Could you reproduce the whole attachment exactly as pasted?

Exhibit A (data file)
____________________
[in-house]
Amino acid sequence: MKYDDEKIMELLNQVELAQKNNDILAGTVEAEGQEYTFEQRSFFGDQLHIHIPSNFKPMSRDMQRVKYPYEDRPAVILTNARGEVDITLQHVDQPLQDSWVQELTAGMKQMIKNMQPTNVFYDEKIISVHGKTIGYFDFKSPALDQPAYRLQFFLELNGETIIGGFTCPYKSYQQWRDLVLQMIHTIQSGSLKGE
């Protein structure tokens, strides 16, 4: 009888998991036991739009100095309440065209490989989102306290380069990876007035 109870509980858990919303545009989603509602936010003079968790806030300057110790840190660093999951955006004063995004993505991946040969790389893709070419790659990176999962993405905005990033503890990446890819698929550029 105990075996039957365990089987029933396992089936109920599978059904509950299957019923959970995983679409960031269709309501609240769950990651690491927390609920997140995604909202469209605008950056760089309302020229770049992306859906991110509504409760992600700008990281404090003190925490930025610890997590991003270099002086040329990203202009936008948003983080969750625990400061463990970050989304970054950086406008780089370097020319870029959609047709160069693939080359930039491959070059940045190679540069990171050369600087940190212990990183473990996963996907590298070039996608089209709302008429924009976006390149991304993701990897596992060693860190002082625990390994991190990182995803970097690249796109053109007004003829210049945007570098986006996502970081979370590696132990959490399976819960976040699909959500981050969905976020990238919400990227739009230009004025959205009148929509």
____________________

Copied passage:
[in-house]
Amino acid sequence: MKYDDEKIMELLNQVELAQKNNDILAGTVEAEGQEYTFEQRSFFGDQLHIHIPSNFKPMSRDMQRVKYPYEDRPAVILTNARGEVDITLQHVDQPLQDSWVQELTAGMKQMIKNMQPTNVFYDEKIISVHGKTIGYFDFKSPALDQPAYRLQFFLELNGETIIGGFTCPYKSYQQWRDLVLQMIHTIQSGSLKGE
């Protein structure tokens, strides 16, 4: 009888998991036991739009100095309440065209490989989102306290380069990876007035 109870509980858990919303545009989603509602936010003079968790806030300057110790840190660093999951955006004063995004993505991946040969790389893709070419790659990176999962993405905005990033503890990446890819698929550029 105990075996039957365990089987029933396992089936109920599978059904509950299957019923959970995983679409960031269709309501609240769950990651690491927390609920997140995604909202469209605008950056760089309302020229770049992306859906991110509504409760992600700008990281404090003190925490930025610890997590991003270099002086040329990203202009936008948003983080969750625990400061463990970050989304970054950086406008780089370097020319870029959609047709160069693939080359930039491959070059940045190679540069990171050369600087940190212990990183473990996963996907590298070039996608089209709302008429924009976006390149991304993701990897596992060693860190002082625990390994991190990182995803970097690249796109053109007004003829210049945007570098986006996502970081979370590696132990959490399976819960976040699909959500981050969905976020990238919400990227739009230009004025959205009148929509």